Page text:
How Microsoft Re-Invented Office for Touch, Social and the Cloud, via @davidmerzel’s BLOG
Since start of Sept 2012, I have the chance to work for Office (Consumer / SMB) in Latin America from Fort Lauderdale (USA).
This is a great personal experience with my spouse and kids to move from Belgium to USA.
It’s also a great opportunity to live from inside this fantastic launch and I learn every days so much
I’ve seen an excellent article, regarding Office in Mashbale http://mashable.com/2012/09/25/office-2013-reinvent/ and I reaaly wanted to share it with you.
Here-below, I share with you this article.
In tech, apps come and go. Anyone working in publishing in the 1990s and early 2000s saw Aldus PageMaker give way to QuarkXPress, which eventually ceded to Adobe InDesign. No matter how good any app may be at a given time, technology doesn’t stop advancing, which in turn changes people’s needs. That opens up opportunities for more nimble competitors to win over customers with apps that better serve those needs.
Until recently, Microsoft Office has been fairly immune to this cycle. It’s been a mainstay of productivity software for more than 20 years — if you’ve worked with electronic documents at all, chances are you’re more than familiar with it.
However, the rise of mobile devices and cloud computing allows competitors to chip away at the office empire. Many people now turn to free and mobile-friendly alternatives, like Google Drive or QuickOffice for building documents, spreadsheets and presentations.
But there’s a reason Office was the go-to productivity software for more than two decades: Microsoft can adapt. And it’s doing so in a big way for the next version of Office, called Office 2013, which works hand in hand with Windows 8, set for a big debut this fall. Windows 8 re-invents the computing experience for touch screens, social networks and the cloud — and the new Office takes full advantage of that modern tech trinity.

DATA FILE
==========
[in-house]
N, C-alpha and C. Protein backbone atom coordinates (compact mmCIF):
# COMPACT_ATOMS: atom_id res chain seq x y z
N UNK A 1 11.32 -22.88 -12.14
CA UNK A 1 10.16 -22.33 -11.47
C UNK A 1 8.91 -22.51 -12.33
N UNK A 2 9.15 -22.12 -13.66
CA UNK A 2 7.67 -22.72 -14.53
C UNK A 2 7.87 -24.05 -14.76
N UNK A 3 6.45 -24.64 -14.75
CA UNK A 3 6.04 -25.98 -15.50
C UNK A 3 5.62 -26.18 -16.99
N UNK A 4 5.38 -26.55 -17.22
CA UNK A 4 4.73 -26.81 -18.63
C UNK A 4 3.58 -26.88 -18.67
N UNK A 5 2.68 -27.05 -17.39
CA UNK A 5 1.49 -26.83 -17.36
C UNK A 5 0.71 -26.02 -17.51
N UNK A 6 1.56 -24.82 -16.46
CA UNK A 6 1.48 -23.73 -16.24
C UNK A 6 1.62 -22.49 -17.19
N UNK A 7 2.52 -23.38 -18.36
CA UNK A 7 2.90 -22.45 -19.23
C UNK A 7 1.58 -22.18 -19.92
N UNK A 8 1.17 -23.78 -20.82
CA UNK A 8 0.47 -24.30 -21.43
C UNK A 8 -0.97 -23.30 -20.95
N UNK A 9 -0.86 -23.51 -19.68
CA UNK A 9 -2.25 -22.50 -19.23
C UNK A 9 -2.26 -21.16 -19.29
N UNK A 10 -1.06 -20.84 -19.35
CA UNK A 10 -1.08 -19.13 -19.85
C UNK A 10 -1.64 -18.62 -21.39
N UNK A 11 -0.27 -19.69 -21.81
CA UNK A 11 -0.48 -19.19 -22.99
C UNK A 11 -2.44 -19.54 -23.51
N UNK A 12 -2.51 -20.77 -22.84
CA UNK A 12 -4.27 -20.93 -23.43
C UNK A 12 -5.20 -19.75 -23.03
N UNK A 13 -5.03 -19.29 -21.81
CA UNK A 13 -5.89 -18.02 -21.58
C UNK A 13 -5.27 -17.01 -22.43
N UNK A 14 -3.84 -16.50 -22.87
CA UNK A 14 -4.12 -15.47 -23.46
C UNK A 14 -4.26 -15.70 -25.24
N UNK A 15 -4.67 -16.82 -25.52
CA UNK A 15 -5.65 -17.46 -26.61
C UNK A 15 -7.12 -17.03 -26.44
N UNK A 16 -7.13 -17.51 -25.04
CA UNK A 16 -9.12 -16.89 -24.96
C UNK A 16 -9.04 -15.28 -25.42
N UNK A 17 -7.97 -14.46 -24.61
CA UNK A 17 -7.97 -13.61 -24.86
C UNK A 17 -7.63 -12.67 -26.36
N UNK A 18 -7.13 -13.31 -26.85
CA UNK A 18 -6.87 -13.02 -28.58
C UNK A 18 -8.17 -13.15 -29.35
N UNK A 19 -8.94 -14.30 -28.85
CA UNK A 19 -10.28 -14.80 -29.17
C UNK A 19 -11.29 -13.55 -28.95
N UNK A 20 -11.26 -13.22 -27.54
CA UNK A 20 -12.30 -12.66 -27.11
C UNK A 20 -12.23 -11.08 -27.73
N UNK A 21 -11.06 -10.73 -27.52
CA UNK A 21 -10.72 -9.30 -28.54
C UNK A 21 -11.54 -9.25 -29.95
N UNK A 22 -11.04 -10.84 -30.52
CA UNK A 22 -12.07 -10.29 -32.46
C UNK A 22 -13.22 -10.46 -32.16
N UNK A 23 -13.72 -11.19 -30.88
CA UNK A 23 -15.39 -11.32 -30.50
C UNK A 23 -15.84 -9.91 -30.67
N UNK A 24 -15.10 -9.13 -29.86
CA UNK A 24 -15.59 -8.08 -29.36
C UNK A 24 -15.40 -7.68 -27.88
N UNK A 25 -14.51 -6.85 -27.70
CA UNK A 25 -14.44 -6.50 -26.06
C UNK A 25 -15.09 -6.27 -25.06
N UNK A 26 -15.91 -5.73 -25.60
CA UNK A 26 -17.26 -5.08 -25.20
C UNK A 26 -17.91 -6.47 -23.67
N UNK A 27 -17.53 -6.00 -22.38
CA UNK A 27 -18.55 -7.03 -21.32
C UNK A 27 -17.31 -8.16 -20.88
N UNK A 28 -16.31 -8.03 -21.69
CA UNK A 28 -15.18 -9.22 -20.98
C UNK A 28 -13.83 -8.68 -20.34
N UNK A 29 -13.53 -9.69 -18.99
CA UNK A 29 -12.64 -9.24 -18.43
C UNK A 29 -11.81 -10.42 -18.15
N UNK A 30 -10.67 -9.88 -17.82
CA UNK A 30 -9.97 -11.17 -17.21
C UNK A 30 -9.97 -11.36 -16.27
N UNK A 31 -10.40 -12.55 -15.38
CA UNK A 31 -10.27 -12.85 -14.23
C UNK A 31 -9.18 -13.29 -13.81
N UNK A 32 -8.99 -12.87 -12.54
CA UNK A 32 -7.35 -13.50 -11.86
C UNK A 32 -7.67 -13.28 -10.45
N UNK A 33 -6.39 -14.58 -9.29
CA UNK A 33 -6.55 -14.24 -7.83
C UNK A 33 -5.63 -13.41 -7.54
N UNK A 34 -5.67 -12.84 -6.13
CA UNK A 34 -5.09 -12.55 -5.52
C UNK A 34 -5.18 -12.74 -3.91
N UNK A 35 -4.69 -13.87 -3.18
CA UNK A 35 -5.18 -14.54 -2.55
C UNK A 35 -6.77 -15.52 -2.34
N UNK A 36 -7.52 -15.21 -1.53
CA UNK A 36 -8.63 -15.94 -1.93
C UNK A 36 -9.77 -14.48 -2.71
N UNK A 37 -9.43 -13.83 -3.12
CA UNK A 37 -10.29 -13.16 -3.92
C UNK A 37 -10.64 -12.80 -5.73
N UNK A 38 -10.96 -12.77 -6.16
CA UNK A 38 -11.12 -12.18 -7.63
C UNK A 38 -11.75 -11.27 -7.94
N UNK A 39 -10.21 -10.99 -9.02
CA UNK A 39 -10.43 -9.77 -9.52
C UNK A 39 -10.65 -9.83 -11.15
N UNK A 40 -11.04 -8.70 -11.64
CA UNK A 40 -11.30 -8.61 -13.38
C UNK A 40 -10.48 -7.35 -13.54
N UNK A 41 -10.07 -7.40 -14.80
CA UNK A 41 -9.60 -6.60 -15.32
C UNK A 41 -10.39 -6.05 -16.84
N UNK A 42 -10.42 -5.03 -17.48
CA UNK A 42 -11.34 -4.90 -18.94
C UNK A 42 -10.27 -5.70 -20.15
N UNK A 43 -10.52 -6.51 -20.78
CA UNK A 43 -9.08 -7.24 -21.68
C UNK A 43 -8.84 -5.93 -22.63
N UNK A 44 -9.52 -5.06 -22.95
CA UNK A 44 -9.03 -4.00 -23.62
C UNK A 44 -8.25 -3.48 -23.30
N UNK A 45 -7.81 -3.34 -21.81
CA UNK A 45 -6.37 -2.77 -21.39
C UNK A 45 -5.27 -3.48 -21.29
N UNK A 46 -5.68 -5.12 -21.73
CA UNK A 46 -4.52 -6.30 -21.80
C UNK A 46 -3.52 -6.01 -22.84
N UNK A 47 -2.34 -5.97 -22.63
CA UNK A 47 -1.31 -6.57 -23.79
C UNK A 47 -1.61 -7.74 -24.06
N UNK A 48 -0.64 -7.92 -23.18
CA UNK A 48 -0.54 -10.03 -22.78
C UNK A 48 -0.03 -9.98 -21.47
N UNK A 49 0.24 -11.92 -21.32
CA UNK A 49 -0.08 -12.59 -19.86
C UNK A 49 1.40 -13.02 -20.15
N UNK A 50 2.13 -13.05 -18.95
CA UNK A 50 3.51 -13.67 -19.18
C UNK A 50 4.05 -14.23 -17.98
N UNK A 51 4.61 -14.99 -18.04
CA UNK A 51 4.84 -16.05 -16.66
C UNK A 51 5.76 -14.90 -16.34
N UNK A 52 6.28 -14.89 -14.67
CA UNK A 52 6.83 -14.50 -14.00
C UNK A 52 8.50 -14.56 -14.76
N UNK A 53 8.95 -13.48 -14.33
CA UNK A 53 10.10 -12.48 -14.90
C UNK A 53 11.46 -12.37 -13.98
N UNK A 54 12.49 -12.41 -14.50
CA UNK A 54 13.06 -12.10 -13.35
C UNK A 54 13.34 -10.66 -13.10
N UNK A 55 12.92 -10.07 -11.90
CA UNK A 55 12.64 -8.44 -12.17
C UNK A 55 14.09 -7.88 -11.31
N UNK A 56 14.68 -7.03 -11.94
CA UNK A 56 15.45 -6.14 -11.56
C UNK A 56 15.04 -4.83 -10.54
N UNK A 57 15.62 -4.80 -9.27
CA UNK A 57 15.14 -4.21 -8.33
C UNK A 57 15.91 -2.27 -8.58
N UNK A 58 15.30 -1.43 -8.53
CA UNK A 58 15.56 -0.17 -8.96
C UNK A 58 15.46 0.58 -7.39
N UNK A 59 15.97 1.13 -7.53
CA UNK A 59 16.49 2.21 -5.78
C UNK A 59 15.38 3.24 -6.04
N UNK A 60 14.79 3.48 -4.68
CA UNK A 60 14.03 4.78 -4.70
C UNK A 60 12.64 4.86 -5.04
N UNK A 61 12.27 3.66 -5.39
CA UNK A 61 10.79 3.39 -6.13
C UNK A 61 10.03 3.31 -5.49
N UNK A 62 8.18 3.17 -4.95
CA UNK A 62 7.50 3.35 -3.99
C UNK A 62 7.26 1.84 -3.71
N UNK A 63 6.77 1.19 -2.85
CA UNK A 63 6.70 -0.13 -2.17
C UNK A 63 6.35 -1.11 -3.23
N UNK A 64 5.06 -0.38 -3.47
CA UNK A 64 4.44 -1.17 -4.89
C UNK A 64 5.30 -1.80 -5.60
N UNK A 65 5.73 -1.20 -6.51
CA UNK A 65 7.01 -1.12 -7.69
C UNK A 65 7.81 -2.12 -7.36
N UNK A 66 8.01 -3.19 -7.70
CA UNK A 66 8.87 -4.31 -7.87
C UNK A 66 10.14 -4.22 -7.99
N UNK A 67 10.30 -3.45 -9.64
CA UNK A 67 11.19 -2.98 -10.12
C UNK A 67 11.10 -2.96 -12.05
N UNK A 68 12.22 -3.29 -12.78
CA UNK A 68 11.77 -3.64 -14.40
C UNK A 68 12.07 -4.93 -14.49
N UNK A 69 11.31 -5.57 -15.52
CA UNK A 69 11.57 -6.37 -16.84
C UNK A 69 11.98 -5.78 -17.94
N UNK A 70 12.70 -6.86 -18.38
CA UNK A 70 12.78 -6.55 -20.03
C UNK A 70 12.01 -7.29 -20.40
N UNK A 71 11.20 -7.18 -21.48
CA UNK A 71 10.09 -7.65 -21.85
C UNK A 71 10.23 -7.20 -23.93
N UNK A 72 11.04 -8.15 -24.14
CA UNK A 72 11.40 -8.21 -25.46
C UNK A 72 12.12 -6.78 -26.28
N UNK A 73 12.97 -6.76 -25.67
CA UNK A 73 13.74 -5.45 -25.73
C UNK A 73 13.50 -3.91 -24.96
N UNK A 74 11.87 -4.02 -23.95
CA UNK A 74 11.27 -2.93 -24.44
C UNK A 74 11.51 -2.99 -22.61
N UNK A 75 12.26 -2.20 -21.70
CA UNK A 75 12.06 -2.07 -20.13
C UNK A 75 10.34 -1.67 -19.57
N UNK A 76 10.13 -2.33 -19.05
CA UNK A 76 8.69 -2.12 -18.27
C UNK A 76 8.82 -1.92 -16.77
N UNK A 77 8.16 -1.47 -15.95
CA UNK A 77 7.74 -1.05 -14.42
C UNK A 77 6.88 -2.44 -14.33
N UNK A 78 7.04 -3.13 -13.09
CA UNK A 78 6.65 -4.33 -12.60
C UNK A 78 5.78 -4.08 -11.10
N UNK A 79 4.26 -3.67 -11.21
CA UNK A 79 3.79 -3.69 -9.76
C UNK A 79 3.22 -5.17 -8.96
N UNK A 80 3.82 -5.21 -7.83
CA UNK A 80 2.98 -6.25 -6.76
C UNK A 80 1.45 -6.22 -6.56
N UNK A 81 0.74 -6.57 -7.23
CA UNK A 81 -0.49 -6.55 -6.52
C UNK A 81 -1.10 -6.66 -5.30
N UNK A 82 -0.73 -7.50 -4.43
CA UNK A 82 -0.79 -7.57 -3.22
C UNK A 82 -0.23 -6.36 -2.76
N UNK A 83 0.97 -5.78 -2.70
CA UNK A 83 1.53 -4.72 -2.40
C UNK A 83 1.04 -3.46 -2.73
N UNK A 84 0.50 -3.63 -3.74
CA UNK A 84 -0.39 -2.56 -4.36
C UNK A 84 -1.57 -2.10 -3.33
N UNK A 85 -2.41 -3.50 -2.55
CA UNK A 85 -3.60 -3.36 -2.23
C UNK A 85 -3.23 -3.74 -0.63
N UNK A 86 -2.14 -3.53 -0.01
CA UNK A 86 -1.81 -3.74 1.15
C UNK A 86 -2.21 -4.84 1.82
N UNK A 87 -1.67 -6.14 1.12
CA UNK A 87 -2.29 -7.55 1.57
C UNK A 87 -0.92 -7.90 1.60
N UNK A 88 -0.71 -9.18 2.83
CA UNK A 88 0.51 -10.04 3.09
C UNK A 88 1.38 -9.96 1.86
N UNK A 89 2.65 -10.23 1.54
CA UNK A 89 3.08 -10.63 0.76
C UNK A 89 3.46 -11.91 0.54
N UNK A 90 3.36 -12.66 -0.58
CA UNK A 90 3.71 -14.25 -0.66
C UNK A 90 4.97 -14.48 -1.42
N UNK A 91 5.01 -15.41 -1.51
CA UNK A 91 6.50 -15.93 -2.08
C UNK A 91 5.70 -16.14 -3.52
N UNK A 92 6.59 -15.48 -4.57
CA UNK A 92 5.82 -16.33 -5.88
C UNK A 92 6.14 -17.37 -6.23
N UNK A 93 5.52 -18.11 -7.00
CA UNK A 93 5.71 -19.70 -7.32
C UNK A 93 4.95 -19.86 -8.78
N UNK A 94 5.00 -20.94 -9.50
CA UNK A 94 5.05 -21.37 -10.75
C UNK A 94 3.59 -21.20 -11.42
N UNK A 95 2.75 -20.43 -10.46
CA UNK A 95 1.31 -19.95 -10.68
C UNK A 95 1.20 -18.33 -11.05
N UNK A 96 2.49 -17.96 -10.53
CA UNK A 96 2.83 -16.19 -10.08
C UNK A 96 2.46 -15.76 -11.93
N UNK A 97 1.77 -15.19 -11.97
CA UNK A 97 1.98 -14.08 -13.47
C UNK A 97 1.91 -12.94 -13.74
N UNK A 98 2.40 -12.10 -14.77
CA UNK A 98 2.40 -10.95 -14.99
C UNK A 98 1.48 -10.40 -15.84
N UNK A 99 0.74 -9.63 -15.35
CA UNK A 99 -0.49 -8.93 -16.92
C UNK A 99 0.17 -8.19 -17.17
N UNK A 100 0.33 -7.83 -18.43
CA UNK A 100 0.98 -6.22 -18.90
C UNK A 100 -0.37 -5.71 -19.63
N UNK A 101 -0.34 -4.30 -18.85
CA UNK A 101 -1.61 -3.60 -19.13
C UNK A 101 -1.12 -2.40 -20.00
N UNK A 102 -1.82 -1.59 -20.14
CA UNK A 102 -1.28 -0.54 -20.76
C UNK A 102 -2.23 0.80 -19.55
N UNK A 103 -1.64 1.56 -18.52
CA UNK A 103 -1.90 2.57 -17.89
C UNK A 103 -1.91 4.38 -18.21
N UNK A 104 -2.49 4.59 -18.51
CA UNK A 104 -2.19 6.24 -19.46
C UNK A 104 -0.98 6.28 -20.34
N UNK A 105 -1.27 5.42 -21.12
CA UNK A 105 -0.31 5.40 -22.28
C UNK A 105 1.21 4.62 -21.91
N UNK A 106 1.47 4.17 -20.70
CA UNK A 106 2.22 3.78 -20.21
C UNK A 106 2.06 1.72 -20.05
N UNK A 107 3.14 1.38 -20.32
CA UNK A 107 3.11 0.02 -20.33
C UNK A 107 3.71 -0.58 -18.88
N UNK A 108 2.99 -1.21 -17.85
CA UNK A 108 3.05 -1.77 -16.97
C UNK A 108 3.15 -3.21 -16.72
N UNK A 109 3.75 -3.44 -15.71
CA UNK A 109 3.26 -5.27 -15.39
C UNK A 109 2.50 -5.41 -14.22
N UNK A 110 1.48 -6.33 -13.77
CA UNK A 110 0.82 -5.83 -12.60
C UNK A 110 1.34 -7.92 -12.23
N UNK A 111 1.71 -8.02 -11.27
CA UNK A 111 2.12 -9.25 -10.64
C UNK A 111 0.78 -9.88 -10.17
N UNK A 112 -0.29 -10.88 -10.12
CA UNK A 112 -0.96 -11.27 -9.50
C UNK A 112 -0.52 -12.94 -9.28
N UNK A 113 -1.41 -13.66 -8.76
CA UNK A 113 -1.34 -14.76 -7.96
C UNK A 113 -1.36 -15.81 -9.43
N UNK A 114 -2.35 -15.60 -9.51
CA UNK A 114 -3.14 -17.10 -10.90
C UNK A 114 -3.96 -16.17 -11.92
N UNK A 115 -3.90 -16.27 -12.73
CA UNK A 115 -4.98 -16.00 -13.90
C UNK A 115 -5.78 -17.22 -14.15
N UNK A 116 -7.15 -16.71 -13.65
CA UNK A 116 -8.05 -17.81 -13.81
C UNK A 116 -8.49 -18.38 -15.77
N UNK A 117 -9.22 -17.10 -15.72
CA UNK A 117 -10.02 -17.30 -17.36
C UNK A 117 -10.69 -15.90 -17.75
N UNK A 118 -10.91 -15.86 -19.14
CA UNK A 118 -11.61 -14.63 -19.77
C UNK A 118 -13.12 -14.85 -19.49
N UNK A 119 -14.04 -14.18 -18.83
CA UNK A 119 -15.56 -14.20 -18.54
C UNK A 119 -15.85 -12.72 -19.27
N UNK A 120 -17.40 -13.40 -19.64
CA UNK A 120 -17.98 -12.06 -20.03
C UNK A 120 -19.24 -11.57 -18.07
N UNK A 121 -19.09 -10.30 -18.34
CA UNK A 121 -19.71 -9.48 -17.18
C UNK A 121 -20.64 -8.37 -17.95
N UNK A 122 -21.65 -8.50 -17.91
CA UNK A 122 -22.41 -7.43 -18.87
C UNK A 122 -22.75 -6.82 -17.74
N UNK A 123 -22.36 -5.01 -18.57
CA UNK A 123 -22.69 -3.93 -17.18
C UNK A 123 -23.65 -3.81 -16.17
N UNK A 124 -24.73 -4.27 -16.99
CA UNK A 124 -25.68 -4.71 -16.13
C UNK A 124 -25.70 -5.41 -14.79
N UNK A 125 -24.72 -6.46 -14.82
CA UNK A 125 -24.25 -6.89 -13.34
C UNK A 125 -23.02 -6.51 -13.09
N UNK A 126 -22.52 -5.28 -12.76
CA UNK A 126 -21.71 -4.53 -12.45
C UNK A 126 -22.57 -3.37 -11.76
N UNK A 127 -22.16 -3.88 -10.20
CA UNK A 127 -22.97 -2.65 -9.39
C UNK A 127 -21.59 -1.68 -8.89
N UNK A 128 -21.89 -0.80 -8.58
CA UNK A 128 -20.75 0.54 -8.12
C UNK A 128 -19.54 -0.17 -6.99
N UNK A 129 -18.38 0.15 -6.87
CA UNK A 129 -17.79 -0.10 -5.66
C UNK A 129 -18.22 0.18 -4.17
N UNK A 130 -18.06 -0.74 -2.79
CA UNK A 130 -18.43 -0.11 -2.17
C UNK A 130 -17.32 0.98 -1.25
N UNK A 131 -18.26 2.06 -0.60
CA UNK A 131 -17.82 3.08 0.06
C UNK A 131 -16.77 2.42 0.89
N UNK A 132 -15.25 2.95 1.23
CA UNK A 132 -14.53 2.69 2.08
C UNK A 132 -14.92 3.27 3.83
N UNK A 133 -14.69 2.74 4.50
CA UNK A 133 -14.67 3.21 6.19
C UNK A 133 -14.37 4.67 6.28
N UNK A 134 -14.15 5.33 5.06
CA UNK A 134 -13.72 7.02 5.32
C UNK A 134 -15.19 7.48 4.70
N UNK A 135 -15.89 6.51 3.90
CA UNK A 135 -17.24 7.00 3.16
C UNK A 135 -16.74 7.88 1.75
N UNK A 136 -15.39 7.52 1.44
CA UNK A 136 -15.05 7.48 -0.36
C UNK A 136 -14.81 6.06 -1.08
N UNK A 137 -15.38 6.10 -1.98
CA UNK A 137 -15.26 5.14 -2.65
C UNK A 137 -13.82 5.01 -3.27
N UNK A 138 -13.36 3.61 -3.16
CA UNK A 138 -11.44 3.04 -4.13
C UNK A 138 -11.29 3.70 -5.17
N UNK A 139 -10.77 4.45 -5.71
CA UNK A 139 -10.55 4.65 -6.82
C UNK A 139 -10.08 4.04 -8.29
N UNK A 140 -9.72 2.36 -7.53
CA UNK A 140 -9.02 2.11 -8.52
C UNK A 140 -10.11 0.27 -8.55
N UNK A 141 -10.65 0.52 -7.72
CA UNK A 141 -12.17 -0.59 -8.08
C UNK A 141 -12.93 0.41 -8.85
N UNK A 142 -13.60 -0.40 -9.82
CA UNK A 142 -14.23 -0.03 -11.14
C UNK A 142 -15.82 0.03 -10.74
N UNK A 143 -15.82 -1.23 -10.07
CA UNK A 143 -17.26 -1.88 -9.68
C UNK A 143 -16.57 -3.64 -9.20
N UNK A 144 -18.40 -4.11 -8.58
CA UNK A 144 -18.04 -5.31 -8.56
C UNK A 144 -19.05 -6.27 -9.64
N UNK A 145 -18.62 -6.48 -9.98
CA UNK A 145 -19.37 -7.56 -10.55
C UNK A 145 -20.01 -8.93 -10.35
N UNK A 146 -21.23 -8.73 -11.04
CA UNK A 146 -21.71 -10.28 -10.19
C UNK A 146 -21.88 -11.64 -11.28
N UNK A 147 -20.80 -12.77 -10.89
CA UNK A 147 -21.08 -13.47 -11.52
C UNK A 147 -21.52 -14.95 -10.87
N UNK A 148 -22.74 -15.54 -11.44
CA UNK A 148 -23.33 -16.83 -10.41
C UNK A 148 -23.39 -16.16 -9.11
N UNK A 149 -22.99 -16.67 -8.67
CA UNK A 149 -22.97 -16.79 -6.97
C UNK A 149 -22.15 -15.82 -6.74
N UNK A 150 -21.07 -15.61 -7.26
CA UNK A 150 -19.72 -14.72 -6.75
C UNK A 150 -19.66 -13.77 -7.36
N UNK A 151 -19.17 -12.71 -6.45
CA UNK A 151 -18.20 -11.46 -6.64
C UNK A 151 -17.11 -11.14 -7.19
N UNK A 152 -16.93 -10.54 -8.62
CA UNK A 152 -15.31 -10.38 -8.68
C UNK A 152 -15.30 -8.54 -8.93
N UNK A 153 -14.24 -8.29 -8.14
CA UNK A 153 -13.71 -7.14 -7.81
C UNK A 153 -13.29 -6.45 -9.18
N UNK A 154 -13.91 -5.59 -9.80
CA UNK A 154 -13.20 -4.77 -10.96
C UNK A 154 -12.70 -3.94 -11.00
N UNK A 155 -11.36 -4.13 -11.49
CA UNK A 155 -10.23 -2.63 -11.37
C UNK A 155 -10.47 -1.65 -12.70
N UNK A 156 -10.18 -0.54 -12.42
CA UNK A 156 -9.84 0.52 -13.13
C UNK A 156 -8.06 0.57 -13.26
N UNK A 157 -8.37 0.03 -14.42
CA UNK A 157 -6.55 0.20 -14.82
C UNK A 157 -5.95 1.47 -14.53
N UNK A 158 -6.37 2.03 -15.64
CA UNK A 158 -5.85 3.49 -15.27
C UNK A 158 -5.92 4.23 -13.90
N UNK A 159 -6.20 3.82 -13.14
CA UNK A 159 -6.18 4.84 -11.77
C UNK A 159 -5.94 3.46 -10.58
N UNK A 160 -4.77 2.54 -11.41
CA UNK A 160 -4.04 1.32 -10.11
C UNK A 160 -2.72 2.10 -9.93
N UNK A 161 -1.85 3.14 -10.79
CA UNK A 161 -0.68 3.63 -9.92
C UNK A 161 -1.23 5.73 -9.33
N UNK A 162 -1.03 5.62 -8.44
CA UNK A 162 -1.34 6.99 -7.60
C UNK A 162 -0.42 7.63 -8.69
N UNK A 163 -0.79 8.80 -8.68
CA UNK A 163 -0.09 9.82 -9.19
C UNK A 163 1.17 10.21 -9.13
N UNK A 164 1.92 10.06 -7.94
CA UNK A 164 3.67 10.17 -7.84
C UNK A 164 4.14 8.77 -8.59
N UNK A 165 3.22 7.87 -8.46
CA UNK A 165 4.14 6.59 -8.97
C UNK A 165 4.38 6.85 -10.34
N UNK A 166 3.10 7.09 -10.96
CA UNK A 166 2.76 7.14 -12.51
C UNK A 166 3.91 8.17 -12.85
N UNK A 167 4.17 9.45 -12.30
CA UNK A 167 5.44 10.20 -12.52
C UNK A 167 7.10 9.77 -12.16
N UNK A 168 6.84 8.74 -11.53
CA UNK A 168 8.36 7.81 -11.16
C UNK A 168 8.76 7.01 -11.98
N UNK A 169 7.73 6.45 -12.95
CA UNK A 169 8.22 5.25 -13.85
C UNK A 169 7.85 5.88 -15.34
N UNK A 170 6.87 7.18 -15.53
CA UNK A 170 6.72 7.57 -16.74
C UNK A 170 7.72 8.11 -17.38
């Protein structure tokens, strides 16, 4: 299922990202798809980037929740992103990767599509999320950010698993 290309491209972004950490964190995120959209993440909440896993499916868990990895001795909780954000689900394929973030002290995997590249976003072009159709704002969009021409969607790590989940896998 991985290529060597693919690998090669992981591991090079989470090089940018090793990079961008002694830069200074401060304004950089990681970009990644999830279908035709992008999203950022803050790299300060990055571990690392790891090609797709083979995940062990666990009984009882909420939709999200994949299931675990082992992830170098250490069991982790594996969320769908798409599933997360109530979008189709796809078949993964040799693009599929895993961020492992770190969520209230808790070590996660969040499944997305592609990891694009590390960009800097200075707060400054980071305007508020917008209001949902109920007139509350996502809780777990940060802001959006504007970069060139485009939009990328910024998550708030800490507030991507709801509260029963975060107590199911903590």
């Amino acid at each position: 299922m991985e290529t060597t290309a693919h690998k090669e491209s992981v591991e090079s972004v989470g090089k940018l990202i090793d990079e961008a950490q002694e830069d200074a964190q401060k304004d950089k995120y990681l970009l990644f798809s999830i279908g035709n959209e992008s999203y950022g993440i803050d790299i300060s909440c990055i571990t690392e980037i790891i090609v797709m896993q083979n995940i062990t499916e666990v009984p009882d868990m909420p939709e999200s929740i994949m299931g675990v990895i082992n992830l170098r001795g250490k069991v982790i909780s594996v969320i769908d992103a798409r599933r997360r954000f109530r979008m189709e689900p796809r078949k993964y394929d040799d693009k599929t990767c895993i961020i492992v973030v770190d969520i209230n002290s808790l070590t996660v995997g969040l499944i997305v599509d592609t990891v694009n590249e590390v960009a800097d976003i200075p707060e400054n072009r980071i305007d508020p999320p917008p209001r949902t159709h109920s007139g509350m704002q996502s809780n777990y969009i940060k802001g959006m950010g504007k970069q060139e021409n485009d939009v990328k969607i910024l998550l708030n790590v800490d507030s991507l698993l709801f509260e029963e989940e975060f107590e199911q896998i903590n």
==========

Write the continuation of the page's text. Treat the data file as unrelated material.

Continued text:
“It’s going to start with how people get Office,” says P.J. Hough, Microsoft’s vice president of Office program management. “We’re going to stream Office to every user. We’ve done a lot of work to make the streaming incredibly fast. It’s single-digit minutes to get Office installed and up and running on your computer.”
Office 2013 doesn’t just download once and rest on your computer, either. Hough says the new Office will be as much as service as an app, with continual updates via the network. Microsoft’s also changing the how it sells the software — instead of buying it once, users will now subscribe, with different plans for personal and business use.
“It actually changes the relationship with the customer,” Hough says. “Your computer stops owning Office and you personally own Office. If you get a new computer and you’re a subscriber, office goes on the new computer. I go to office.com, I sign in, I say I want Office on this computer and we stream it down.”